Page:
Brazil Announces Anti-Procurement Fraud Program in Wake of Rio 2016

Cinnaminson, NJ-  Feeling the oncoming wave of eager bidders and publicity-hungry corporations, Brazil has decided to institute a procurement fraud initiative in preparation for the 2016 Summer Olympics.  Reeling from a messy 2014 World Cup contracting process of excessive contracts, inflated bids, and construction disasters, the Brazil government has announced the formation of the Regime Diferenciado de Contratacoes (RDC).  The multifaceted procurement correction tool has outlawed separate contracts for stadium construction and design (a response to the drawn-out legal battles between the designers and builders of the World Cup stadium following several on-site deaths) while also allowing the government to not disclose proposed budget before accepting bids, combatting inflation.  An experiment nonetheless, time will tell if the Brazilian remedy will improve their contracting process or just stifle free enterprise.

The original post form the FCPA blog is reproduced below with its link following.

 

ANDY SPALDING ON BRAZIL’S FIRST PILLAR: PROCUREMENT REFORM

Procurement obviously presents among the highest risks for corruption. Brazil took its rare good fortune of hosting the 2014 FIFA World Cup and 2016 Summer Olympics as an opportunity to evaluate its procurement regime. In so doing, it adopted important reforms; hosting the Olympics thus became a catalyst for positive governance change.

Two features of Brazilian procurement had become problematic. The first was the practice of soliciting separate bids for design and construction. It might seem that two sets of eyes are better than one, and that involving more companies in the project would tend to decrease opportunities for corruption. But when a problem arose in construction, the finger-pointing began: the design company blamed the construction company, and the construction company blamed the designers. The result could be litigation, delay, and cost overruns.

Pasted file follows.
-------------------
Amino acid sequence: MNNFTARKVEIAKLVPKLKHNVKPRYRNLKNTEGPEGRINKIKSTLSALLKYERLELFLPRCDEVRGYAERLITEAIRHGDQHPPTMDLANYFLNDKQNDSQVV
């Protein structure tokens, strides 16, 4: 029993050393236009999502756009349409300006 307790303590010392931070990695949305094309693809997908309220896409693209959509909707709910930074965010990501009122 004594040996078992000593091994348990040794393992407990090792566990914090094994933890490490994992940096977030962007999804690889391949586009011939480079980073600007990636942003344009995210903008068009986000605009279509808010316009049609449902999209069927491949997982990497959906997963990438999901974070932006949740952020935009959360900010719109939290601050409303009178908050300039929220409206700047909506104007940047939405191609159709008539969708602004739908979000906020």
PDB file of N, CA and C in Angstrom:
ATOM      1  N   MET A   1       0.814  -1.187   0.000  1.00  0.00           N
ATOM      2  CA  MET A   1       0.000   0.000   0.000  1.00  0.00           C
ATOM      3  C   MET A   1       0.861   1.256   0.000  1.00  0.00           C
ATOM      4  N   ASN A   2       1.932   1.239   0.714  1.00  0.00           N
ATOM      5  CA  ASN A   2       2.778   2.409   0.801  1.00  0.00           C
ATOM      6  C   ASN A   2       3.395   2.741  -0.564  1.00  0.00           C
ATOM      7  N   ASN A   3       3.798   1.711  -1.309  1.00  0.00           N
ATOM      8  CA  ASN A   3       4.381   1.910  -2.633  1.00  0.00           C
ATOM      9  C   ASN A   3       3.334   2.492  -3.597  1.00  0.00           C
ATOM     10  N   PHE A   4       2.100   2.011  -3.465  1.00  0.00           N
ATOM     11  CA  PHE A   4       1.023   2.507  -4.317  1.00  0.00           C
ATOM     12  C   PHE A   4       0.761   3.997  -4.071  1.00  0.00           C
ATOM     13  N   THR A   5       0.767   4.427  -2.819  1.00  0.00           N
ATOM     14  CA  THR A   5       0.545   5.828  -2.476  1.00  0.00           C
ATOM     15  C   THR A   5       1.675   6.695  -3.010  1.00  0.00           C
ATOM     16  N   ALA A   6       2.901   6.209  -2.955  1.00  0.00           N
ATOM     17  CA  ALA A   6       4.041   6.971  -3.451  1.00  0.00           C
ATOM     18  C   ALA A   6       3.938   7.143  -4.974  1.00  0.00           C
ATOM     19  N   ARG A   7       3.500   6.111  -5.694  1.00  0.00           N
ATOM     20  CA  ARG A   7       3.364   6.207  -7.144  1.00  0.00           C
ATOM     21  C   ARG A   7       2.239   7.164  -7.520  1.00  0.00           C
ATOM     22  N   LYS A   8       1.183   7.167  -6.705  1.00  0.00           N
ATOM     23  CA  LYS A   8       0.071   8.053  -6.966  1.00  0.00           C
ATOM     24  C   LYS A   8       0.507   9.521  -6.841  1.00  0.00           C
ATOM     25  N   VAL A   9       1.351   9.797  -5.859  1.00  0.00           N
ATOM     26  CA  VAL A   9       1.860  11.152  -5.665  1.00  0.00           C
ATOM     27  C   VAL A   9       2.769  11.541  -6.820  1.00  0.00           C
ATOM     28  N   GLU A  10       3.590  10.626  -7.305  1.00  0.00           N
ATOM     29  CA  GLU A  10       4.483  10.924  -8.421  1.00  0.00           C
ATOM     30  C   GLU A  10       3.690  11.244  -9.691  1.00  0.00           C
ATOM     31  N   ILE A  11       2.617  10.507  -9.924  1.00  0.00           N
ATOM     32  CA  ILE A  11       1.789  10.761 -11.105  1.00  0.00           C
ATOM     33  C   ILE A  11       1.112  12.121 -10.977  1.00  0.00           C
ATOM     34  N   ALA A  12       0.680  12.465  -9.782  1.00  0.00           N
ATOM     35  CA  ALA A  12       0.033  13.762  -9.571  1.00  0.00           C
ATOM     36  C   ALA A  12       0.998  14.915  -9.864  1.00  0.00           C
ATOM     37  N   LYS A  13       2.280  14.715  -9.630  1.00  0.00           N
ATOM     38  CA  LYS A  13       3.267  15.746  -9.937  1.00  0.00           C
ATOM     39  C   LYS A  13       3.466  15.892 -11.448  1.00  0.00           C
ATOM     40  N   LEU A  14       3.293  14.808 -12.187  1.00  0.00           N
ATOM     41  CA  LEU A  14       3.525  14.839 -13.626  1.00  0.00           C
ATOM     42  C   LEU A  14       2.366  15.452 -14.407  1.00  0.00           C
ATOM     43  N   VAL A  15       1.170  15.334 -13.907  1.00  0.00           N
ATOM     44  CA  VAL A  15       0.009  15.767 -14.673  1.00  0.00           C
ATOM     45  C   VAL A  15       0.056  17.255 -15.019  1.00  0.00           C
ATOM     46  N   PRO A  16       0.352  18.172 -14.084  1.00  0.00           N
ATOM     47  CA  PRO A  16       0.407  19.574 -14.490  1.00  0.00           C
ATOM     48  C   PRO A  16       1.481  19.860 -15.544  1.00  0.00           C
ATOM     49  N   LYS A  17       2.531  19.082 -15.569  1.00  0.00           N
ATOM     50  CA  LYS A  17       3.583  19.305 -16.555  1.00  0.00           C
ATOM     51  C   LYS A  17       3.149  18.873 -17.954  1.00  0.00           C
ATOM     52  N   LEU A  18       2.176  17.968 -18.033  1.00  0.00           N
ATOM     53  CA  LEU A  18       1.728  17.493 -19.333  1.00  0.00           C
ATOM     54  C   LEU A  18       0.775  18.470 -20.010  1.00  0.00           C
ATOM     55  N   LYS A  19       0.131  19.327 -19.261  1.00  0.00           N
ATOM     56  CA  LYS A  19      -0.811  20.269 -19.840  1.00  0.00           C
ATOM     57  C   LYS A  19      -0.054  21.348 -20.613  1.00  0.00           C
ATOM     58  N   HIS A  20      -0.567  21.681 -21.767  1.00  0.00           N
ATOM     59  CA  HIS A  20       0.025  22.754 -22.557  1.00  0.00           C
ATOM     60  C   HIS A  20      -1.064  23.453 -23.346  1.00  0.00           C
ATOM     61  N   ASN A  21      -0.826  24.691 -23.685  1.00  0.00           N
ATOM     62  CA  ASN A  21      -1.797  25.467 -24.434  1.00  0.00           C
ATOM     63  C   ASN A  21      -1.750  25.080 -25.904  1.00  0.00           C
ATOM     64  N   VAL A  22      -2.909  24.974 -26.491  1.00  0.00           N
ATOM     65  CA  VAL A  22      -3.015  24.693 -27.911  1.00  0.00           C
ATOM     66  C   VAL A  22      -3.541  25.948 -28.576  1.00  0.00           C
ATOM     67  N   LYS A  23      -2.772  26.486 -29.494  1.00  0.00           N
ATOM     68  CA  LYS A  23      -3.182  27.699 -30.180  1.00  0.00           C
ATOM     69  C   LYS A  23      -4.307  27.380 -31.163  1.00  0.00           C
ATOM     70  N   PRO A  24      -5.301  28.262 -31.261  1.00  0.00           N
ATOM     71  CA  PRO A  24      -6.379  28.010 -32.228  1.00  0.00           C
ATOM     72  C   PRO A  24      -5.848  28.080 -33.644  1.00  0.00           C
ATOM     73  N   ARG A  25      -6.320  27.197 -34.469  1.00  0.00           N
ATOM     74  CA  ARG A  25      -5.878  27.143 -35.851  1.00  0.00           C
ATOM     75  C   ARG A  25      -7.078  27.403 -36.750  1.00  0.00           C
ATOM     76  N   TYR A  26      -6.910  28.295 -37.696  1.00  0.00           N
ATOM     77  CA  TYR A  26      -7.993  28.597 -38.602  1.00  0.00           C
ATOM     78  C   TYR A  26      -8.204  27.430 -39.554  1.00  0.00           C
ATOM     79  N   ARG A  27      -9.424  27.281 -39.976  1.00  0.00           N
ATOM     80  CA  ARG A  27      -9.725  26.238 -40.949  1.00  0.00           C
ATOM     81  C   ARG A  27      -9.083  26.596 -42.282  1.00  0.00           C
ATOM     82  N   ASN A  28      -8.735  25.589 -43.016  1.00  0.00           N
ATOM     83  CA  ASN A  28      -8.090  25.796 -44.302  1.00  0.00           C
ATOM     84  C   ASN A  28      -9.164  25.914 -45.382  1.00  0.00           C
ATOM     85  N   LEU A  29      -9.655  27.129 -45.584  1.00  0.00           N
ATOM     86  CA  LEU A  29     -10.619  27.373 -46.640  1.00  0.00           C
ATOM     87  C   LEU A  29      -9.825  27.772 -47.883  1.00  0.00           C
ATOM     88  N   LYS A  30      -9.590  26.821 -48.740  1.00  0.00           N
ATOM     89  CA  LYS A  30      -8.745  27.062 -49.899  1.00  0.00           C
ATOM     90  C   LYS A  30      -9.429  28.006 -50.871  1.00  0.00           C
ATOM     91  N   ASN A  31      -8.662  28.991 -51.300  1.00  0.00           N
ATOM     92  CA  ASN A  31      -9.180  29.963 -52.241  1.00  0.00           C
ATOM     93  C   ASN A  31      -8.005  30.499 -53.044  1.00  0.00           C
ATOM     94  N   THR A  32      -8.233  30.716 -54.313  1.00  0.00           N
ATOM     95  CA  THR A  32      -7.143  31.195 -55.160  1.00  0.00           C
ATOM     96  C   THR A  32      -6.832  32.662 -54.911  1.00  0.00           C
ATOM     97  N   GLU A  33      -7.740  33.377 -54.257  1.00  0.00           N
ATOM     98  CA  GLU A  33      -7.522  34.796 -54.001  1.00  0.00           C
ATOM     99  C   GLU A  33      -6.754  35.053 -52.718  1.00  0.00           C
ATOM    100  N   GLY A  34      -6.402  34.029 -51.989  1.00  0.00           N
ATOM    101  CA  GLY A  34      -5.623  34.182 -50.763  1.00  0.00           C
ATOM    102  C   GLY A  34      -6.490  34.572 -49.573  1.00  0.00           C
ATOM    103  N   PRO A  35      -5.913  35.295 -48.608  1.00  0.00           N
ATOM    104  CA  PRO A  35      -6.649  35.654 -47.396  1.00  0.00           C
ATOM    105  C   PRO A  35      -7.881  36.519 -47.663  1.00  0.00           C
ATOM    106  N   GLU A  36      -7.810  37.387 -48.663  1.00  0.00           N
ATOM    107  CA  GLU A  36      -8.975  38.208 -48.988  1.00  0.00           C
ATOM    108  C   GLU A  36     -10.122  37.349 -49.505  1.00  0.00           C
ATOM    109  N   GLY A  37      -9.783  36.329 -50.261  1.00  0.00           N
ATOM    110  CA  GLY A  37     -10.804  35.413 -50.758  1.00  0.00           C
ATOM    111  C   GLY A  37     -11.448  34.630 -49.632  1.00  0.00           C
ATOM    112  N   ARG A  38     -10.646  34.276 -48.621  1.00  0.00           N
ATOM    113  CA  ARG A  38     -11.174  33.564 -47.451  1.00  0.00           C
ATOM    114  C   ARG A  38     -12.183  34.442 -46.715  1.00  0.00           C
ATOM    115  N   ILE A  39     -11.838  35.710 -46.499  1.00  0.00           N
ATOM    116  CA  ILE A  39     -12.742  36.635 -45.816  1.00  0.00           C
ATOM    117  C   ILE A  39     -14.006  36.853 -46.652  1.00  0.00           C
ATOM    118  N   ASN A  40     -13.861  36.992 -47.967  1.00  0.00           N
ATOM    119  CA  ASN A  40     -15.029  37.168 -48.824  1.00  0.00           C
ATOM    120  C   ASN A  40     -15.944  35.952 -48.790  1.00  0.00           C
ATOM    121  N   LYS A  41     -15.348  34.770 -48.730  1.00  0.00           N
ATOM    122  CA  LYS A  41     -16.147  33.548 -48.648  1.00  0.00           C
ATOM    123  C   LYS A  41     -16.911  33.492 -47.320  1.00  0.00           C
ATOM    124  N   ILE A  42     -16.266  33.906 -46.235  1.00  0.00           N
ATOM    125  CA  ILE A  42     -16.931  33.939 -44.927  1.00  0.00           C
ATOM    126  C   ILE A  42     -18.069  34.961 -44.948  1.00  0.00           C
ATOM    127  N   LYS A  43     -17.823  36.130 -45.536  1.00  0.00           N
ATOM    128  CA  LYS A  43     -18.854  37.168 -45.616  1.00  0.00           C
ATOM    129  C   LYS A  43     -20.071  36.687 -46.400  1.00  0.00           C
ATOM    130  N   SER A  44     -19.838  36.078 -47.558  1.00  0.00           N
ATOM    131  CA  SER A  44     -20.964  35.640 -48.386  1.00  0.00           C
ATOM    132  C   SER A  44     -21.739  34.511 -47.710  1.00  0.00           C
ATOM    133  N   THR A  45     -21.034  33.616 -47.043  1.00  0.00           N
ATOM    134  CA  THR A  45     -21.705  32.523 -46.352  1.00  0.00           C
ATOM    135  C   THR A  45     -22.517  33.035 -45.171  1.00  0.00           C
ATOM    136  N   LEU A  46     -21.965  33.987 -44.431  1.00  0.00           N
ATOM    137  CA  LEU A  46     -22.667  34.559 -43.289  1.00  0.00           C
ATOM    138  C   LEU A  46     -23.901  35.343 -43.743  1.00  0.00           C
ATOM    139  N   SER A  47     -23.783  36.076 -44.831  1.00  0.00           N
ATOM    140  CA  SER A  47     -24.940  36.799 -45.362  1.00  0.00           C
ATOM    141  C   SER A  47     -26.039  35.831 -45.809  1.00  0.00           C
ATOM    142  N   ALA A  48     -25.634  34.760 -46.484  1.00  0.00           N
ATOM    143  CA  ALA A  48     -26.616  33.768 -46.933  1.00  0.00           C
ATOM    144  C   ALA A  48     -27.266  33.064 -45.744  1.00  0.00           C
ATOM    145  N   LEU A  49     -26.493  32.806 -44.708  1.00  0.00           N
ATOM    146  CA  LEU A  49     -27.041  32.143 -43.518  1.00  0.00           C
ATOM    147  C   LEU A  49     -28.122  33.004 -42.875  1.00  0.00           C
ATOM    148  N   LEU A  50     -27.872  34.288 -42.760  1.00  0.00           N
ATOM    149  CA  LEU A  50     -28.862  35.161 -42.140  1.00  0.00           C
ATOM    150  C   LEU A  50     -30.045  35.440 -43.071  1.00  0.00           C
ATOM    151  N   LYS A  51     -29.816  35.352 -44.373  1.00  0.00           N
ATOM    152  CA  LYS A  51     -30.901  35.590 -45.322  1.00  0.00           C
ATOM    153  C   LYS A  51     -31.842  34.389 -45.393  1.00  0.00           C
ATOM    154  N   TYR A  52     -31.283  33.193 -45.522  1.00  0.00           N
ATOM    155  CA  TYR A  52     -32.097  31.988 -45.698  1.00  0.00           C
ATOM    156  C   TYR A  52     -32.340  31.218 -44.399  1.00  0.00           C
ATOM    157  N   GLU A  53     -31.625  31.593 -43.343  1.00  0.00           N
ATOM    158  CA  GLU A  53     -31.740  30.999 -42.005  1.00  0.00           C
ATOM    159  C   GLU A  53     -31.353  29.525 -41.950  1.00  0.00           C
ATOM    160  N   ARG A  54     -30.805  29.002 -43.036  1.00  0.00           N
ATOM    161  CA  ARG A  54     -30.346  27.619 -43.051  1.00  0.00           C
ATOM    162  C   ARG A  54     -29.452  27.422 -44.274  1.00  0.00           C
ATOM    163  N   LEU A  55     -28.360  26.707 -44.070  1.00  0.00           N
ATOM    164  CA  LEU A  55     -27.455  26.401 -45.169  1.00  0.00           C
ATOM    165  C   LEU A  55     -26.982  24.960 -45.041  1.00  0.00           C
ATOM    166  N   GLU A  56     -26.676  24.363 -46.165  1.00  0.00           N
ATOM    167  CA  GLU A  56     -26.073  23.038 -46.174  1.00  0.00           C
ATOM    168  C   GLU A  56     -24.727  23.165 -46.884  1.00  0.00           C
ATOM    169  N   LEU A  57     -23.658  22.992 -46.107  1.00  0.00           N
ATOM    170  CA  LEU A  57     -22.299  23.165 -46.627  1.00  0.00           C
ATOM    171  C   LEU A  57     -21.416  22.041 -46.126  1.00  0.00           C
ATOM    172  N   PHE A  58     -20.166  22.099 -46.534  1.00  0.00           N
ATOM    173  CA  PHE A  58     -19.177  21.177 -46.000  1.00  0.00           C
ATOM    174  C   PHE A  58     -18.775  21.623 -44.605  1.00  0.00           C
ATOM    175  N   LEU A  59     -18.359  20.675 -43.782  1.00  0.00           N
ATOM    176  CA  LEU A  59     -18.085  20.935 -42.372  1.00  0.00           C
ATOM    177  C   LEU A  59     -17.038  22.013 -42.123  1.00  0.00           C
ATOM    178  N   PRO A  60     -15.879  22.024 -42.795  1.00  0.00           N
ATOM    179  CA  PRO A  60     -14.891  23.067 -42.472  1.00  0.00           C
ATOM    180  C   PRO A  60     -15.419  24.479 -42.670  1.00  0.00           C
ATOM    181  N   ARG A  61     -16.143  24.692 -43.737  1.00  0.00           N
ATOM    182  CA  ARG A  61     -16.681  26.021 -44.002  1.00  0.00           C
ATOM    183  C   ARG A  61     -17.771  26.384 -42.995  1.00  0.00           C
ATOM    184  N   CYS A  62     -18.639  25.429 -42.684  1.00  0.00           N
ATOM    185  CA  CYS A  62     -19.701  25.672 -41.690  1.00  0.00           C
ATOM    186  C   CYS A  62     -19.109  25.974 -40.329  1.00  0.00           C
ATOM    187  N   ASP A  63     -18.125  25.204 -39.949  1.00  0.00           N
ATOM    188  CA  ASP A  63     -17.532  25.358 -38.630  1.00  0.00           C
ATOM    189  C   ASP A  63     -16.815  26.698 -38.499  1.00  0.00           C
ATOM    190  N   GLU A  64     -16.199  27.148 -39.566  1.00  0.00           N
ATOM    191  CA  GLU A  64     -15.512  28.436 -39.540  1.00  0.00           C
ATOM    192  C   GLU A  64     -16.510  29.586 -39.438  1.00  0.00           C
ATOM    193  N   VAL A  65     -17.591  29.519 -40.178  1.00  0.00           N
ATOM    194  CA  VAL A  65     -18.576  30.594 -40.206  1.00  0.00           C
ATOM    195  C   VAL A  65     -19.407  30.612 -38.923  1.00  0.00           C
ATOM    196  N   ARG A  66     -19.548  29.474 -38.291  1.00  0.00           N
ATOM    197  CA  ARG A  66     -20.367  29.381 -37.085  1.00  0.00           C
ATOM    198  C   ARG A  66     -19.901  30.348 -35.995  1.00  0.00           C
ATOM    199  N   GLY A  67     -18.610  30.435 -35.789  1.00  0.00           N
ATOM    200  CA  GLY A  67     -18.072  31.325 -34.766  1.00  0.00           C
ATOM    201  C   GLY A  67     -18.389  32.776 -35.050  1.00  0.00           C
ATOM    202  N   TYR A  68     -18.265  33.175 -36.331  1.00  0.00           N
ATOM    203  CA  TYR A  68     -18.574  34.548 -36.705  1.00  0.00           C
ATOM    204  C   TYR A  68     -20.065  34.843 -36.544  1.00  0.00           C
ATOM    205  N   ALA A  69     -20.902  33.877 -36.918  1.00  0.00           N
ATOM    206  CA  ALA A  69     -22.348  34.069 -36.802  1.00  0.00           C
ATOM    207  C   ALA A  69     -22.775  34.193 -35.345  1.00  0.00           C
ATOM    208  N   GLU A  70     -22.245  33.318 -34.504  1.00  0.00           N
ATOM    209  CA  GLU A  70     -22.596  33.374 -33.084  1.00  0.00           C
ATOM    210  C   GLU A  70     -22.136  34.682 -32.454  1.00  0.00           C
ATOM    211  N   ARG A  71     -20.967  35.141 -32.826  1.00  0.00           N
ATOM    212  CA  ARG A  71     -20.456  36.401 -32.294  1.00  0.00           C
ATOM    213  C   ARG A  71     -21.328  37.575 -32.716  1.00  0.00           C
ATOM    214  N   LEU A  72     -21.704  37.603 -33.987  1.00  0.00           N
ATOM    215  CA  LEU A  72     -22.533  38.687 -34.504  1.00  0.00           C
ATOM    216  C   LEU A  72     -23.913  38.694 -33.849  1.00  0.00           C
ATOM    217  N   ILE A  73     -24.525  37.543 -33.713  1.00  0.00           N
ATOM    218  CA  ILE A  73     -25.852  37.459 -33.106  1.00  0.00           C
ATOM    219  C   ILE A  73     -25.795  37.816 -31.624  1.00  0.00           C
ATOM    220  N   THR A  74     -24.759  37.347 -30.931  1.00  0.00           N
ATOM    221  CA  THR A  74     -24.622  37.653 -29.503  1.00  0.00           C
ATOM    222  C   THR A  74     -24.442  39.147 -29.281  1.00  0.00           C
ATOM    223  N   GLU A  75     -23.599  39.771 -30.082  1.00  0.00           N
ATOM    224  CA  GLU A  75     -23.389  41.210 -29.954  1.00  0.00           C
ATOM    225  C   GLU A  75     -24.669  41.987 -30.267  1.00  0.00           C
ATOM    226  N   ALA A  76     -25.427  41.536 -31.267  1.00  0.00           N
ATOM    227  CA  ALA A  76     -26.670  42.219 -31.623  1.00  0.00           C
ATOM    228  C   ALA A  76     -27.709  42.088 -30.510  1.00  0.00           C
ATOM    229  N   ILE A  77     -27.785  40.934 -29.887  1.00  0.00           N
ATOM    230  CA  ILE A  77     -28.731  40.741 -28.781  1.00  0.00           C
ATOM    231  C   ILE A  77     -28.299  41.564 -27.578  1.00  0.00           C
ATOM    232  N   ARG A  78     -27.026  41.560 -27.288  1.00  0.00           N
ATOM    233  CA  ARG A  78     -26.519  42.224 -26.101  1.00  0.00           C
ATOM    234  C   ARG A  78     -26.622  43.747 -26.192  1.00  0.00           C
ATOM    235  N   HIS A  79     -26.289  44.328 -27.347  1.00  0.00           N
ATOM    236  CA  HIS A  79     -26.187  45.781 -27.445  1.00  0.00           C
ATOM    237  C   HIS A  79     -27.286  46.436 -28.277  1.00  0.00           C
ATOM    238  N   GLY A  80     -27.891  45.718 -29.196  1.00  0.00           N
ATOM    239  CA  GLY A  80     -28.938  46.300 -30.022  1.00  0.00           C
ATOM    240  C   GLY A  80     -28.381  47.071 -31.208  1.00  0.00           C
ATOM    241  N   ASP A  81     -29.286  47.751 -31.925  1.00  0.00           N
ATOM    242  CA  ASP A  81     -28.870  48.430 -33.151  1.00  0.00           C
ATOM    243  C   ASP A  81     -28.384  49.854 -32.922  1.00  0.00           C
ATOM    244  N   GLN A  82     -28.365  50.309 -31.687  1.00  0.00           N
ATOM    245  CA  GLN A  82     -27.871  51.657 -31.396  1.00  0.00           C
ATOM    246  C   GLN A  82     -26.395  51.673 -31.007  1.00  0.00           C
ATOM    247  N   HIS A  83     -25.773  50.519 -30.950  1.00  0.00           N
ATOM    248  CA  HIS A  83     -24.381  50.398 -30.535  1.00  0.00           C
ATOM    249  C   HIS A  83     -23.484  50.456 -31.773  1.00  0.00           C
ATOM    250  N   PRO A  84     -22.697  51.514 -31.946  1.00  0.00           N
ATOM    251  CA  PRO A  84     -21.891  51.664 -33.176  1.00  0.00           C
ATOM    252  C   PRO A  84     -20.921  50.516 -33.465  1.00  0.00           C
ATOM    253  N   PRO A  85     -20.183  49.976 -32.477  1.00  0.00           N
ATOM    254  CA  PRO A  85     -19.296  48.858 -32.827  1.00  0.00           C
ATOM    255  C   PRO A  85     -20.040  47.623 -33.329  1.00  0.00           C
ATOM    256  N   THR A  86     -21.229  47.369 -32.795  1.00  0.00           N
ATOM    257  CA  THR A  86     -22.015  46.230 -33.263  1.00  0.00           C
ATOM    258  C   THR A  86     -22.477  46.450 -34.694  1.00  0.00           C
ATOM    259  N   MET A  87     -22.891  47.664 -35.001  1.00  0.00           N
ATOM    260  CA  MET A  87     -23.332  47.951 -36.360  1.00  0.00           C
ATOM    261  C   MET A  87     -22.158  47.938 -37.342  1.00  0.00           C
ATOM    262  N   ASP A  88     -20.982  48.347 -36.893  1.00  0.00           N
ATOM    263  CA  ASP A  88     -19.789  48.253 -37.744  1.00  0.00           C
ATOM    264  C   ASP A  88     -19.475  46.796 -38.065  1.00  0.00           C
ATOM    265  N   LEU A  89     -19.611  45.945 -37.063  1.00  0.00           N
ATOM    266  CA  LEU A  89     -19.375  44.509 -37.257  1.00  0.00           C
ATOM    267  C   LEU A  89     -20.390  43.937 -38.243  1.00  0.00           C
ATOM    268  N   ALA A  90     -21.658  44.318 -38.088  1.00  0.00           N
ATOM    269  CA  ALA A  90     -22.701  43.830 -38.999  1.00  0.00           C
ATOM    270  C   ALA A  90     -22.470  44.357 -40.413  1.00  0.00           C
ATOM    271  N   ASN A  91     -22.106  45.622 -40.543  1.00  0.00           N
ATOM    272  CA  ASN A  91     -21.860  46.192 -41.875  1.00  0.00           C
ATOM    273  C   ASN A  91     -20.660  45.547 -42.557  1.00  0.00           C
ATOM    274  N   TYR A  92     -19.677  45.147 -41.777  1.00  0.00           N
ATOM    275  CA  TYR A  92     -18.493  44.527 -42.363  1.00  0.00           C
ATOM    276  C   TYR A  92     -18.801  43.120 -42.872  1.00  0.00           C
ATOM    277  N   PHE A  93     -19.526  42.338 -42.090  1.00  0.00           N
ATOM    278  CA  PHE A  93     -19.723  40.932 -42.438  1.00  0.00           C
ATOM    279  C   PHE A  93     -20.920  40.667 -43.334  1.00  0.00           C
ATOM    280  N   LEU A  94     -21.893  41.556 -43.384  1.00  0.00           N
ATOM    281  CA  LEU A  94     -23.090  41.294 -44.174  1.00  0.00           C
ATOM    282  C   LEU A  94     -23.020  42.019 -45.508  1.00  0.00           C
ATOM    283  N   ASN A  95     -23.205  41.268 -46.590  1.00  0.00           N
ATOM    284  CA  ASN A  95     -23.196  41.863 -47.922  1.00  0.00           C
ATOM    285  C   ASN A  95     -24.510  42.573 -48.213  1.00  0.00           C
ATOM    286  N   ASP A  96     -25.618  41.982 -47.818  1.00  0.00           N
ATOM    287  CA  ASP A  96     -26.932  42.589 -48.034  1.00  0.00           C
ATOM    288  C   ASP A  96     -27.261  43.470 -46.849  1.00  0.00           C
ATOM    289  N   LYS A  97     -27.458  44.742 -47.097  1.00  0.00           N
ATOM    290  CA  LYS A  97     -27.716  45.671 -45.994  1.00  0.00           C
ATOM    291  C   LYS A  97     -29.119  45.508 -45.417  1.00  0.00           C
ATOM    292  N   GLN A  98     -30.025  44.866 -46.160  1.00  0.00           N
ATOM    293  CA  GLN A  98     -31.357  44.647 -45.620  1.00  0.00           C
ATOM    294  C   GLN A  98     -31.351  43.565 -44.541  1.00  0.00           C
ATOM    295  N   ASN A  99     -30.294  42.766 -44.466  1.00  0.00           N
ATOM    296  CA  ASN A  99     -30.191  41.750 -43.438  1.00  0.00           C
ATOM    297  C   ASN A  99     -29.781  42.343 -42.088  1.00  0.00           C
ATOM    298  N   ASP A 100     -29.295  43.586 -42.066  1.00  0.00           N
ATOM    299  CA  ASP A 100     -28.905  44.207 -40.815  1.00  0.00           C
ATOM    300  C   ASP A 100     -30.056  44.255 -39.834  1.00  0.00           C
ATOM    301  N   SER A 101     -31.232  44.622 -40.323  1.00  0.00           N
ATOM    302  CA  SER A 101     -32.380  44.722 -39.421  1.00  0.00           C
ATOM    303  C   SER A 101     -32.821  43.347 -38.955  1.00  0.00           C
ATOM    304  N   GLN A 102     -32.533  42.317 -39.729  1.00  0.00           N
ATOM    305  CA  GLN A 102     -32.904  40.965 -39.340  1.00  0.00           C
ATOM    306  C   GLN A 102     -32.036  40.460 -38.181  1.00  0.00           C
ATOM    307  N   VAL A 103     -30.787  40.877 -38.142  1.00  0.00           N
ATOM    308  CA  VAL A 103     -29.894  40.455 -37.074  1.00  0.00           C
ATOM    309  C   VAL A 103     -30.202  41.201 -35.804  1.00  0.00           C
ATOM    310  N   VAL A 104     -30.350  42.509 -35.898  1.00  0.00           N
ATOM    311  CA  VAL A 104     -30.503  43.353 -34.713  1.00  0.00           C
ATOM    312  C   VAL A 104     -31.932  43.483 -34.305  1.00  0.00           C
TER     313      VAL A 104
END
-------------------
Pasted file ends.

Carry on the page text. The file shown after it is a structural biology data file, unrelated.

The second problematic feature was the practice of “open bidding,” in which the government would announce the project budget before accepting bids.  Companies who might be able to build the project for substantially less than the budget would sometimes inflate costs to more closely approximate the government’s budget. In this way, open bidding could lead to cost inflation.

The Regime Diferenciado de Contratações, law No. 12462/11 and locally known as the RDC, is Brazil’s experiment in addressing the inefficiencies of traditional procurement. First, the RDC permits a single bidding process for the design and construction phases. Second, it eliminates the requirement of open bidding, allowing the government in certain circumstances to accept bids without publicizing its budget.

Will these work? It’s too early to tell. But Brazil has treated Olympic preparation as a kind of laboratory, in which it is conducting experiments. When the dust has settled, Brazil will evaluate the record of this new procurement regime, and a public debate on further reforms is expected to follow. Regardless of the ultimate determination, Brazil is plainly using the Olympic Games to move forward in building a government that is more accountable, transparent, and effective.

Who knew?

Procurement was just the first of four major legal reforms enacted in a two-year period; I am calling these laws the four pillars of Brazil’s Olympic governance legacy. Stay tuned to read about the others, or see our ebook, videos, and other resources at law.richmond.edu/olympics.

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